This is the reason why the court is unaware of my whereabouts. This why I wish to inform QC Judge Marie Christine Jacob of my current mailing address at:
Asian Human Rights Commission
19/F Go-Up Commercial Building
998 Canton Road, Mongkok
Kowloon, Hong Kong, China
Furthermore, I have lost contact with my former lawyers since the last hearing which took place five or six years ago. In the meantime, I have contacted Atty. Francisco Chavez who defended me for my alleged involvement in the November 29 2007 Manila Pen incident. Atty. Chavez has agreed to take up my case.
Almost thirty five years after the senseless murder of my nephew Ernest Robert Lucas, there is still no justice, no closure. My nephew’s killer is still on the loose. He has not been accused nor convicted. My nephew’s family has been dispersed. A bitter memory, a gaping and painful wound remains untended. A father and mother, a brother and several sisters remain in grief. Another injustice is soon to be added to the Philippine universe of unsolved and forgotten cases. If not for the libel case slapped on me by father and son Enrile, Ernest Robert Lucas would have long joined the faceless and nameless army of the murdered and disappeared in the many secret Philippine killing fields.
I welcome the Libel Case. I welcome my arraignment scheduled sometime April this year. I welcome the opportunity to stand on the witness stand to speak the truth in my heart and soul. Ernest Robert Lucas was murdered on September 1975. Both newspaper accounts and the personal account of my own first cousin, Ernest Robert’s father, retired Colonel Ernesto Lucas mention the name of the one who held the gun that was arrogantly pointed then fired at Ernest’s forehead instantly taking my nephew’s young 17 year old life. Thirty five years later this person walks freely around, enjoys power and wealth and enjoys the same impunity that protected him then and many others in the heyday of Martial Law.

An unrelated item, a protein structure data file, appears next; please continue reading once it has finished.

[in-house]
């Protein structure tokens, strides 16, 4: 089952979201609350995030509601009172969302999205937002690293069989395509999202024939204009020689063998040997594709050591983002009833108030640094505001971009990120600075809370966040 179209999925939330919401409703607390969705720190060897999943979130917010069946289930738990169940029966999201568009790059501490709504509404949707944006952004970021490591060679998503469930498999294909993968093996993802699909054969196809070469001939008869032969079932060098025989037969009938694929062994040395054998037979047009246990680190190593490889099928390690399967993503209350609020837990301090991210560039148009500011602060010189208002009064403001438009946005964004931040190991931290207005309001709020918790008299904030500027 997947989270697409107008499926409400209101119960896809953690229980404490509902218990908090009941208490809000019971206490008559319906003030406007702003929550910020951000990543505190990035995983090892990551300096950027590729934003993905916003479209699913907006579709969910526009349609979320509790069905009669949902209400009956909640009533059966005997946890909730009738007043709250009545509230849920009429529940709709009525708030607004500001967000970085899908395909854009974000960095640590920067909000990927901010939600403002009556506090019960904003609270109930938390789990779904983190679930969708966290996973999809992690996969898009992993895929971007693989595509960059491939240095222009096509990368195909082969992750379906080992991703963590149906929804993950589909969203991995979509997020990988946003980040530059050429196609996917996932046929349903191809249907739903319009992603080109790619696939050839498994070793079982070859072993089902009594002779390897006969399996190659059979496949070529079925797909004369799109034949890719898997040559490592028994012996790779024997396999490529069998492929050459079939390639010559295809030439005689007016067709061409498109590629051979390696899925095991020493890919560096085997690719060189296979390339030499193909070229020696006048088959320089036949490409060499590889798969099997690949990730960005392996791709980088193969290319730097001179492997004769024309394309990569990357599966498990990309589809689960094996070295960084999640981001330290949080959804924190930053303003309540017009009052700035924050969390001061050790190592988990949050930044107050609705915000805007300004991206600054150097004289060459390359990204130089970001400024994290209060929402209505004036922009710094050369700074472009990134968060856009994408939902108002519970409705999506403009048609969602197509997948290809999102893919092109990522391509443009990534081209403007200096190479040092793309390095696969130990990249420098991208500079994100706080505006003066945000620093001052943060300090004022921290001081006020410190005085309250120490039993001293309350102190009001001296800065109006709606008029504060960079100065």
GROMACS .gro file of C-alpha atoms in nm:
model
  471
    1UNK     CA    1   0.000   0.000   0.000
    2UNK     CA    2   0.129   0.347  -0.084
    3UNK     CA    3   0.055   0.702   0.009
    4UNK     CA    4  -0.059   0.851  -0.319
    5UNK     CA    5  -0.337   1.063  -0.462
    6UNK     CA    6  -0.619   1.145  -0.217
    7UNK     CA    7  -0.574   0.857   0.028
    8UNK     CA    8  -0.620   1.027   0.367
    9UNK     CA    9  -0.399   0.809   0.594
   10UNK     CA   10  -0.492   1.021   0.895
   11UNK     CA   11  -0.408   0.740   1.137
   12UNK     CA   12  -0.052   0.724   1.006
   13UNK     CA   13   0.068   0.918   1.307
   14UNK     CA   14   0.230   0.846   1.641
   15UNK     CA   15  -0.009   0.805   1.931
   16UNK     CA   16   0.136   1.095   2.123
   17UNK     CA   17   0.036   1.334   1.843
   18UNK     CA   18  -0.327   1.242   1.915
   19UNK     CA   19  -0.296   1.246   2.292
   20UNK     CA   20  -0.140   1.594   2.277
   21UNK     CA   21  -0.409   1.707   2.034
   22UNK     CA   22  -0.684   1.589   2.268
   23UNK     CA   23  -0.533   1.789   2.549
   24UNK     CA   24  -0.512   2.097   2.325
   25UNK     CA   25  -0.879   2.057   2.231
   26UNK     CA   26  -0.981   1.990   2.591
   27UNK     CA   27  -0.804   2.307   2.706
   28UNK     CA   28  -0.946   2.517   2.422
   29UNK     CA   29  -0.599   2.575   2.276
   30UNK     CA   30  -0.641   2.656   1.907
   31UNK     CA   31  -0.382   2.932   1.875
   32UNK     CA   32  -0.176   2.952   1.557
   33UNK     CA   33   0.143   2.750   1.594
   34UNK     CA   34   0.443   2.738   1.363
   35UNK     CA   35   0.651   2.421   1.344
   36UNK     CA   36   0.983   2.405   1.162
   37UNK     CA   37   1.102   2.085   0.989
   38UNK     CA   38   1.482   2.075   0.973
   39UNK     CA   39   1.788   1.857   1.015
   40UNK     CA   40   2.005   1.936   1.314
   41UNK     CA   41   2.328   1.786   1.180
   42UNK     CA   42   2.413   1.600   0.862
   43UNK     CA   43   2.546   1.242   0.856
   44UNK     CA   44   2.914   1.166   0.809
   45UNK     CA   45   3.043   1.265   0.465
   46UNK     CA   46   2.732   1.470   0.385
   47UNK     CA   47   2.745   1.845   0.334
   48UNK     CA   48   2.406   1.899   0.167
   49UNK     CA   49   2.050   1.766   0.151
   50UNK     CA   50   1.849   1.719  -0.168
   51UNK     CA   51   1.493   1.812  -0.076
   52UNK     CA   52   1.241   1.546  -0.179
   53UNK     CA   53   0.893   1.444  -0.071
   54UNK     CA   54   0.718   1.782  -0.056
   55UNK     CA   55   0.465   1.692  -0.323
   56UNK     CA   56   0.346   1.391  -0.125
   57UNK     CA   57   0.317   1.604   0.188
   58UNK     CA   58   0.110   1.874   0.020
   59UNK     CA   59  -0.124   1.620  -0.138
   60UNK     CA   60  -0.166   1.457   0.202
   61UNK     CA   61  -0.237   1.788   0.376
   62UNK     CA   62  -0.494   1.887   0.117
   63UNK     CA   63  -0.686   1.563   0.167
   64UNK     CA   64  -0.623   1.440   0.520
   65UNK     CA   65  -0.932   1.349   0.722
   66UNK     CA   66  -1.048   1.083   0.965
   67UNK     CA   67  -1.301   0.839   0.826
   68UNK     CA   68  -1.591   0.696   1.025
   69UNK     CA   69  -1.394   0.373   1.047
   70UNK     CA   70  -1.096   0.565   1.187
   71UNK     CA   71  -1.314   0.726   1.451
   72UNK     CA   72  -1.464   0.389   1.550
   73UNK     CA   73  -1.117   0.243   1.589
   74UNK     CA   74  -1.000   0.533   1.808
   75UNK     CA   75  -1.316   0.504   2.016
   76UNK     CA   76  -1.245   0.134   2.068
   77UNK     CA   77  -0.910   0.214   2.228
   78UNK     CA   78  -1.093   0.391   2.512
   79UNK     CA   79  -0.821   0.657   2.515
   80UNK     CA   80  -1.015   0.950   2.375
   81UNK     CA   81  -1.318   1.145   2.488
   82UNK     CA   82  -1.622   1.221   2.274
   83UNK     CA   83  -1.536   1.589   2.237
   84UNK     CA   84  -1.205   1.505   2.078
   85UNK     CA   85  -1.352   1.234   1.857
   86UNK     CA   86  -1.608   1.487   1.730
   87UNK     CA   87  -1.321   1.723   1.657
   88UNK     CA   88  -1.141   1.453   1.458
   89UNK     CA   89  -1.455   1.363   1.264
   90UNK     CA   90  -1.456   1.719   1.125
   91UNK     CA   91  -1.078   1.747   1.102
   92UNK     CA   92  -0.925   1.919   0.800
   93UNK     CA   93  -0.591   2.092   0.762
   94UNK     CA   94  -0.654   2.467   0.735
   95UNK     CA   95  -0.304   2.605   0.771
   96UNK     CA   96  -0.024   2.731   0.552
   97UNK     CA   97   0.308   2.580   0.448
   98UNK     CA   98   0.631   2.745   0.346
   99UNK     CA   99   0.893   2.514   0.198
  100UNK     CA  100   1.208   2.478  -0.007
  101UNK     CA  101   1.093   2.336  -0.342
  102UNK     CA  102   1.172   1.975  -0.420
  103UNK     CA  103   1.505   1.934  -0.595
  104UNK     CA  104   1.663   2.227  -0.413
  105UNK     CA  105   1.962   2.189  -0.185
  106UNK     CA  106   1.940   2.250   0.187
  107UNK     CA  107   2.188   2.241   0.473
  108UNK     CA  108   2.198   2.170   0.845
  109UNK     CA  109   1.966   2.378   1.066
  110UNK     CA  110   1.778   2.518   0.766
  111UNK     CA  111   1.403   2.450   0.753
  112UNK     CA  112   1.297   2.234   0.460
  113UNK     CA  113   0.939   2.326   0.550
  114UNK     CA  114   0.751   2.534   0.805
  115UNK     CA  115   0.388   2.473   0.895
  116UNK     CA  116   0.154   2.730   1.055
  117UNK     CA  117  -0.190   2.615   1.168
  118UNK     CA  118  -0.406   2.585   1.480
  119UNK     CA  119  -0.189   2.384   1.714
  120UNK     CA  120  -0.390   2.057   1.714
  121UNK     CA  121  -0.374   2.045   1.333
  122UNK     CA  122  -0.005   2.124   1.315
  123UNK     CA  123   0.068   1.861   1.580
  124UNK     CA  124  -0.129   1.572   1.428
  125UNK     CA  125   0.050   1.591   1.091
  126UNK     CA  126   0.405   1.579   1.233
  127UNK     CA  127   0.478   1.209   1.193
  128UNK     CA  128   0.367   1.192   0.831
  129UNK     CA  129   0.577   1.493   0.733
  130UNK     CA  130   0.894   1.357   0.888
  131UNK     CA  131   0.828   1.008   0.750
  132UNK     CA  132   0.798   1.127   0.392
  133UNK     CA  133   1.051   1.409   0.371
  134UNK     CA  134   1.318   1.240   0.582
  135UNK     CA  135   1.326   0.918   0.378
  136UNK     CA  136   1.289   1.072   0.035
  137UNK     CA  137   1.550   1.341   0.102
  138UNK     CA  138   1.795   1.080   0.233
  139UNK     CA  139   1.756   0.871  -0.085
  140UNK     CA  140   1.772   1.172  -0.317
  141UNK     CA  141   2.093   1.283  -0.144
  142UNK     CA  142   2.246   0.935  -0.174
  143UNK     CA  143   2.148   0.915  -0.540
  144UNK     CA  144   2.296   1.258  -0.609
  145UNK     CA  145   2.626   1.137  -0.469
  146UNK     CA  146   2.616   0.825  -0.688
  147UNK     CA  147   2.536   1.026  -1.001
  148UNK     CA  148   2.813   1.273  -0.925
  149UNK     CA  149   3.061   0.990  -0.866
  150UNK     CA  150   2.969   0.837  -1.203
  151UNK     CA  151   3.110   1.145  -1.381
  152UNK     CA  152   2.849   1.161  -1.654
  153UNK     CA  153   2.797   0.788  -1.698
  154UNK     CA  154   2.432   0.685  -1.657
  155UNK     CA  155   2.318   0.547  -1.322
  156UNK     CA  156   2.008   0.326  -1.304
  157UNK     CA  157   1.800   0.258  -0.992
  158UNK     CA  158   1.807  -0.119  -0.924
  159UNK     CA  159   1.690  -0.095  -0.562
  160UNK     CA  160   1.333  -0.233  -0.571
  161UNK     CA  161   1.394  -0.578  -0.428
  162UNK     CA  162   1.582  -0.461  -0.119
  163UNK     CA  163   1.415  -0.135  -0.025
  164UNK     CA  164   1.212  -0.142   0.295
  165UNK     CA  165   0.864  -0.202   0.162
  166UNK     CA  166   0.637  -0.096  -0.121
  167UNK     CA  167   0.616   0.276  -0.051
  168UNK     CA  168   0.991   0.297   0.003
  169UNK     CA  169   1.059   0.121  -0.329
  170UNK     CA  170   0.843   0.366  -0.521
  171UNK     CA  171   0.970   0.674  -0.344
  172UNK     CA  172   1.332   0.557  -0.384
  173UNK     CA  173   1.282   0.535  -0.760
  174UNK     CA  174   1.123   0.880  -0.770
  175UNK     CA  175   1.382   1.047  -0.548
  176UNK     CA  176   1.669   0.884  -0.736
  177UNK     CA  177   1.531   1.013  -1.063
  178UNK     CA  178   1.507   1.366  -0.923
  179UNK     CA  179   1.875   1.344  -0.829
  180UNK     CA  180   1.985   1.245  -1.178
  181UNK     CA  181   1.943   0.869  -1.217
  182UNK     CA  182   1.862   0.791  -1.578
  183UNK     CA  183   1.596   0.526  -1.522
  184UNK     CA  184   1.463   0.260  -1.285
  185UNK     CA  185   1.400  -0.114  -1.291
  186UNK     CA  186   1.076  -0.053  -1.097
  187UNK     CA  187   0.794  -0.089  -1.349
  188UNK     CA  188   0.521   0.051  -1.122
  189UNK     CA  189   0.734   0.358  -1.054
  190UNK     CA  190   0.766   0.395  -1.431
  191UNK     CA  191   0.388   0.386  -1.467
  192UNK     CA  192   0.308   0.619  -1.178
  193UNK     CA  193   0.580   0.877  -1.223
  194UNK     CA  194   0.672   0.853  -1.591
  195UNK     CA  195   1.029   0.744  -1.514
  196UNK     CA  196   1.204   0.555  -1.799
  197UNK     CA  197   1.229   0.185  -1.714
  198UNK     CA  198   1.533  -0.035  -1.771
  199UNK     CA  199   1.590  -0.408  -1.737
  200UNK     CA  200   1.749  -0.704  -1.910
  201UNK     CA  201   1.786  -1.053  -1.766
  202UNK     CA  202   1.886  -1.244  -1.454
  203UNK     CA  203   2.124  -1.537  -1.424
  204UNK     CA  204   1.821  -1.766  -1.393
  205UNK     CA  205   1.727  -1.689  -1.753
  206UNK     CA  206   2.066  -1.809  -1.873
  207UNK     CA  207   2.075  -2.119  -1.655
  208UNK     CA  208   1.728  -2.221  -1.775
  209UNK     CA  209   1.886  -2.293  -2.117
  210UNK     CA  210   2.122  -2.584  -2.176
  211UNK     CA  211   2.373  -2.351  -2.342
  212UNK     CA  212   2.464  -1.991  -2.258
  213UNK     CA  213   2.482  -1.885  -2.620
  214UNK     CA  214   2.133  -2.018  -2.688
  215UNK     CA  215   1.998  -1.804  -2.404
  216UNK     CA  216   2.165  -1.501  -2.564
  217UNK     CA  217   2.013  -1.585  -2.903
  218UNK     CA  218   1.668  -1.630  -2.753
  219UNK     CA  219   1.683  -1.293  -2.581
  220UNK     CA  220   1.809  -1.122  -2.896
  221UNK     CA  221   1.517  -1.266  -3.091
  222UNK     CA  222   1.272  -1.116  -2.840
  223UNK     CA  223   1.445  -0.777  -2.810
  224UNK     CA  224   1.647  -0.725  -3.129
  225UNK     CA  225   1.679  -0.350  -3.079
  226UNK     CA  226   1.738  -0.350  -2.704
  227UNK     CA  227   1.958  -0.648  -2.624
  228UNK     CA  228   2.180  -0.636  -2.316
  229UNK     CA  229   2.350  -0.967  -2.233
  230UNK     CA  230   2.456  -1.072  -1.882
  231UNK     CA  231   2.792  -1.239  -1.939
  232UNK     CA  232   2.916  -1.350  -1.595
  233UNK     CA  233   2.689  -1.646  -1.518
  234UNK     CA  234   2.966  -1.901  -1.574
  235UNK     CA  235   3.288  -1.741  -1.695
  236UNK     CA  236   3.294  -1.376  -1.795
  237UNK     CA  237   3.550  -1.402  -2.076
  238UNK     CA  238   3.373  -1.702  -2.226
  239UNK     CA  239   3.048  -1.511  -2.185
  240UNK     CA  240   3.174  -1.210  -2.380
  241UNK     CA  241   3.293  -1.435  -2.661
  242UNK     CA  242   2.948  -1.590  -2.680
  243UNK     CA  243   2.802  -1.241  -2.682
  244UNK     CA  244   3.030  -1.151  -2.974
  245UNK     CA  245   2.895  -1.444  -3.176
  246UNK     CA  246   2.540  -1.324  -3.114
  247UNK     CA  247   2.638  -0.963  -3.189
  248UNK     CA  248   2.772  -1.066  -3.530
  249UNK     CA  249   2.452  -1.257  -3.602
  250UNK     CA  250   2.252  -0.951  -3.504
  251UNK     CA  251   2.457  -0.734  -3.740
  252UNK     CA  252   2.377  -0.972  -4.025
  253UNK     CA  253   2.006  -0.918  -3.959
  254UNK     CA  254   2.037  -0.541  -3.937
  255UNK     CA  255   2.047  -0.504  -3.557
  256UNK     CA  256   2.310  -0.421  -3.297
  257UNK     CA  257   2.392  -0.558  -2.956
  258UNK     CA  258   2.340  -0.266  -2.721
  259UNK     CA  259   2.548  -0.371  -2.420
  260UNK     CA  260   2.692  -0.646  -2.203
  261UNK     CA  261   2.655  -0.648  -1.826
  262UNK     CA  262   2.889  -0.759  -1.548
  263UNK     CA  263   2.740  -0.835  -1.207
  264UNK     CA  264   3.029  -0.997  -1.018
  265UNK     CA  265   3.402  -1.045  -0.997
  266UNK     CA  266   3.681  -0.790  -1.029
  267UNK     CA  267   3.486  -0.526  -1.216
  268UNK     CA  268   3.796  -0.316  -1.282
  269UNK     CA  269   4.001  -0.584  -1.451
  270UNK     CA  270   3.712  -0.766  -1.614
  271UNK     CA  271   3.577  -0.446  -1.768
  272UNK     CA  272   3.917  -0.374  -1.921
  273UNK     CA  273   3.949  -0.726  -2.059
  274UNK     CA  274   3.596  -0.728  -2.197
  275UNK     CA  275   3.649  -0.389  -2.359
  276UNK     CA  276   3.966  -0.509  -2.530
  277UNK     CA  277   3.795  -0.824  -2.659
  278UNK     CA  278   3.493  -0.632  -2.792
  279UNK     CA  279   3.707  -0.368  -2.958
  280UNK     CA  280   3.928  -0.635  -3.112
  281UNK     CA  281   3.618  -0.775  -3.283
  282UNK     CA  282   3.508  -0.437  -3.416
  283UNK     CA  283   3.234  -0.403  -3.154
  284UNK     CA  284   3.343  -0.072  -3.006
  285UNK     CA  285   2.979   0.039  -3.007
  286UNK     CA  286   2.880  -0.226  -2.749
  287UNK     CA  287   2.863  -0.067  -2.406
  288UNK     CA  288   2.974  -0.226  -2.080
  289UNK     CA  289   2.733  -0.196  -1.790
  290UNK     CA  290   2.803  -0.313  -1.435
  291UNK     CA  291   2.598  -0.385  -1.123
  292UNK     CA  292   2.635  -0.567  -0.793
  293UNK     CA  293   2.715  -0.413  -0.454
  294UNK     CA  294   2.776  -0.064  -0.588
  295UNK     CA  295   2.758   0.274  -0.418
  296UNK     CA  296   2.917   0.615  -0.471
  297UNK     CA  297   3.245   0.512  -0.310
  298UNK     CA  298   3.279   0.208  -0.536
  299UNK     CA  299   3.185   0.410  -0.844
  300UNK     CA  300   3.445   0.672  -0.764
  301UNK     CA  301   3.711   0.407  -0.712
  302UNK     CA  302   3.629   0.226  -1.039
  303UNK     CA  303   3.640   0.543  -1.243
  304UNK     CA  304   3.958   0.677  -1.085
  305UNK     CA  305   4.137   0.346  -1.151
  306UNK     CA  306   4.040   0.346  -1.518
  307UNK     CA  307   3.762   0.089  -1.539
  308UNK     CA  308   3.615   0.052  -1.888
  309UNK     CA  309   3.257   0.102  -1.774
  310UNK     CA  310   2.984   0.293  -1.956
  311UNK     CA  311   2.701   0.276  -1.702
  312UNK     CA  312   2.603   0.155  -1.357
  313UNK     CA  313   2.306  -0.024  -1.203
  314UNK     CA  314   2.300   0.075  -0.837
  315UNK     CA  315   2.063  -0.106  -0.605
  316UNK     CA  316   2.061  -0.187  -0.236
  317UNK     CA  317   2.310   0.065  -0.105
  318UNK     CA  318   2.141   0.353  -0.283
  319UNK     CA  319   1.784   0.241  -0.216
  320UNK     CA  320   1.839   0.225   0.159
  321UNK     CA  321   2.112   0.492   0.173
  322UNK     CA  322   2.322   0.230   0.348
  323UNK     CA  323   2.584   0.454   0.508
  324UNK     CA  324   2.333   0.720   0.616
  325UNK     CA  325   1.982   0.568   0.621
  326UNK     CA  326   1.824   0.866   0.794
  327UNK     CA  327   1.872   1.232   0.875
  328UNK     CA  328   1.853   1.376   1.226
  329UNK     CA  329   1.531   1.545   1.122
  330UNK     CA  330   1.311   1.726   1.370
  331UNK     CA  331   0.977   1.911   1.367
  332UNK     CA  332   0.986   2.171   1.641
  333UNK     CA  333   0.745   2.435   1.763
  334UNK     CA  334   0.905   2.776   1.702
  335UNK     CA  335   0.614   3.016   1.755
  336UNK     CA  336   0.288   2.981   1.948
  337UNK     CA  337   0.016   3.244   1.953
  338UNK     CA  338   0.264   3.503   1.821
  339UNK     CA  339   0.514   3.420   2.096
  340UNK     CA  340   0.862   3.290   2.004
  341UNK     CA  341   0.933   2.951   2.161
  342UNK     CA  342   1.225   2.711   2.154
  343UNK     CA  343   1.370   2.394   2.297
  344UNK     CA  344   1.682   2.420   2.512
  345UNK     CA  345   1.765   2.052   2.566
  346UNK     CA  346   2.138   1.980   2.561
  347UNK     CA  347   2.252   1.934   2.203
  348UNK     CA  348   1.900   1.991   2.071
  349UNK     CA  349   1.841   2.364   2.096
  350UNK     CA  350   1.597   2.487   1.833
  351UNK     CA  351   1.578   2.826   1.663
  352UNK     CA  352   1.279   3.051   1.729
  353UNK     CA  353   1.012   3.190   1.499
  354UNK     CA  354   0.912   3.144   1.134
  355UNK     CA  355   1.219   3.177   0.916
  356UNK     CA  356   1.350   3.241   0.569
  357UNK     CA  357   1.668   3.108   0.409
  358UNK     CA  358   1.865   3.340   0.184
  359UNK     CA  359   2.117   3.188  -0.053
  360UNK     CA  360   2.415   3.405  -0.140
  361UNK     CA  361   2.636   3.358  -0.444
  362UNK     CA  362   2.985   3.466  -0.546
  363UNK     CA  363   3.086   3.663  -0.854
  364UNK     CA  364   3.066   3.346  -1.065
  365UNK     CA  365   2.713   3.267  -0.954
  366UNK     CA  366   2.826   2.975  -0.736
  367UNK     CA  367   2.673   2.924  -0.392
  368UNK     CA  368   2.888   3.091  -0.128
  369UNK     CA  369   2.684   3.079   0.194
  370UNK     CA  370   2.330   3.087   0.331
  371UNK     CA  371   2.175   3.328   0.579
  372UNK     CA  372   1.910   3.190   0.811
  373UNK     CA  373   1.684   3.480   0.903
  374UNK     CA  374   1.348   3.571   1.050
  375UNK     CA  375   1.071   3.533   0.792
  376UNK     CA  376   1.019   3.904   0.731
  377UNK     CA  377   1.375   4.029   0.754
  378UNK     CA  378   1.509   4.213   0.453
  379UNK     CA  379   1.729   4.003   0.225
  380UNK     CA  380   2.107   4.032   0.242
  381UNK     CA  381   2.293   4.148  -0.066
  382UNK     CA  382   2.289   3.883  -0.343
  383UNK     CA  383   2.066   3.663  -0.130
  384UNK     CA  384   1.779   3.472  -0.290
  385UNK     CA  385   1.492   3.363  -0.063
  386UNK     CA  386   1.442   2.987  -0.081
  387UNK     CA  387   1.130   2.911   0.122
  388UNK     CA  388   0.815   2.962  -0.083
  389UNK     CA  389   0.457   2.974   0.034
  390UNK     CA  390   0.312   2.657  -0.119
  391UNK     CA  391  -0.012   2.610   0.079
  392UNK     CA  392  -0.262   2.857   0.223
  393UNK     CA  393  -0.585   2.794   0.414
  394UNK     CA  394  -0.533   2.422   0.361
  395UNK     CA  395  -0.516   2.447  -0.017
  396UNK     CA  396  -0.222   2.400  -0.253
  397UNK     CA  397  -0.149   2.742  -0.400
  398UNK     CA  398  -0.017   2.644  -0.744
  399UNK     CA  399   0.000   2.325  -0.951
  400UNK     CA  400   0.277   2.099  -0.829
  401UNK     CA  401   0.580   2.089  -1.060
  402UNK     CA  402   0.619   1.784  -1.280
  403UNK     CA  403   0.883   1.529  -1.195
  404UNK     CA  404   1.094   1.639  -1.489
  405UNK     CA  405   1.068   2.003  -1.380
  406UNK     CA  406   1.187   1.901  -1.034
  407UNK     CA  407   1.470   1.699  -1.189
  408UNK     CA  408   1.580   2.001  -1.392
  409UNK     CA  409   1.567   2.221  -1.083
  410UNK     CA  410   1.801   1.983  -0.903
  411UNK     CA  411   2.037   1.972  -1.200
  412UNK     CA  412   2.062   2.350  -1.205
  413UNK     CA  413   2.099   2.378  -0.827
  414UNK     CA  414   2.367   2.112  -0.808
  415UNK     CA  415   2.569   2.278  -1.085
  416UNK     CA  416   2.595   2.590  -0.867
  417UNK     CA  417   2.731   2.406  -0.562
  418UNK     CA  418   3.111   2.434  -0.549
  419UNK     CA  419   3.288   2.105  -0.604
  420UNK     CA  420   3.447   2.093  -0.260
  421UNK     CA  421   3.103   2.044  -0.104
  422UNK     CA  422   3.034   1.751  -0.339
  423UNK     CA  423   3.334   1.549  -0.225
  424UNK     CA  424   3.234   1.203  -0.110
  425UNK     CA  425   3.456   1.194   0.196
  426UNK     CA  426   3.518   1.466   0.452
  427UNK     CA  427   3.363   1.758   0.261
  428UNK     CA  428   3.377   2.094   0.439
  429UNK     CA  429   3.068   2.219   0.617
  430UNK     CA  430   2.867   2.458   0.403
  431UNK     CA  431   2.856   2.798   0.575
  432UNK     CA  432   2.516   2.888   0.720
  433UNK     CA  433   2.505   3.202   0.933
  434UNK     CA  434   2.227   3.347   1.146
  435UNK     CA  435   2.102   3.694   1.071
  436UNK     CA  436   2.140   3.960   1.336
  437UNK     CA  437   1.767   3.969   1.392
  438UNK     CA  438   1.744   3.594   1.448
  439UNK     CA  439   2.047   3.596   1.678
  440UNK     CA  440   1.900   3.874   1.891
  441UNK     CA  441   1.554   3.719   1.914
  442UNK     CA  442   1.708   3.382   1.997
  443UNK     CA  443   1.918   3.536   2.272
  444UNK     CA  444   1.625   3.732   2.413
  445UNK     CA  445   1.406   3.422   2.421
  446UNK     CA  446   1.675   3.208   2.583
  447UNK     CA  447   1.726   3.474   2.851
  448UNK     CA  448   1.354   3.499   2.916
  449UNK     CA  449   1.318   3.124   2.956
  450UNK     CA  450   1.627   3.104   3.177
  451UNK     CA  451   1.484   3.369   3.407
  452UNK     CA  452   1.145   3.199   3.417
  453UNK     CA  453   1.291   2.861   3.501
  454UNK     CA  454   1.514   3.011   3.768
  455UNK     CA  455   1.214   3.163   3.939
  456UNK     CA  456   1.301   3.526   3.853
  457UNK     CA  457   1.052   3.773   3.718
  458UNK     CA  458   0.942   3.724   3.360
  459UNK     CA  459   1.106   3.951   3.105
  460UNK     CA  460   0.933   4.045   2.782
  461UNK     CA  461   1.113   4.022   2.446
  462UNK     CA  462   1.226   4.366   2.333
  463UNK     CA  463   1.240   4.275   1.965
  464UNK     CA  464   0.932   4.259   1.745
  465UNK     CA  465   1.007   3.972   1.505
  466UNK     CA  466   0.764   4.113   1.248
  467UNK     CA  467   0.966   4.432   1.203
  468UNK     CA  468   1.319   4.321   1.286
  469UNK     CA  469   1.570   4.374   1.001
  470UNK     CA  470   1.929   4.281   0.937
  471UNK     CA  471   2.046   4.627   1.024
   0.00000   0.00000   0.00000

Ours is a society where stealing and killing can go unpunished and unnoticed. If not for the magnitude of the November 23 massacre in Maguindanao, killings in Mindanao have become routine. Those accused of masterminding and perpetrating the massacre are now being tried. Ironically, it is I and not the murderer of my nephew Ernest Robert Lucas who is on trial. I am being tried for libel, for what I said when asked, “Why I am so committed to the fight of justice and truth in the Philippines?” I need not repeat what I said in my interview for Paolo Bidiones’ Extra-Extra. I will repeat it in court and pray that it will not only once more uphold the truth in the hope that real justice will be serve to both victim and perpetrator of the crime concerned.
Let my libel case be another act of holy dissent against a manipulated and abusive justice system which favors the powerful and rich and continues to victimize the weak and the innocent.
I break my silence from my office in Hong Kong, the Asian Human Rights Commission and assert my right to speak the truth and demand justice for Ernest Robert Lucas. I do this both as a citizen and a priest. As citizen, it is my right as it is of all, to be able to express what I deem true and of benefit to the common good. As a priest, I speak the truth as part of my moral and holy duty as one consecrated to proclaim the Liberating and Healing Truth of the Word of God.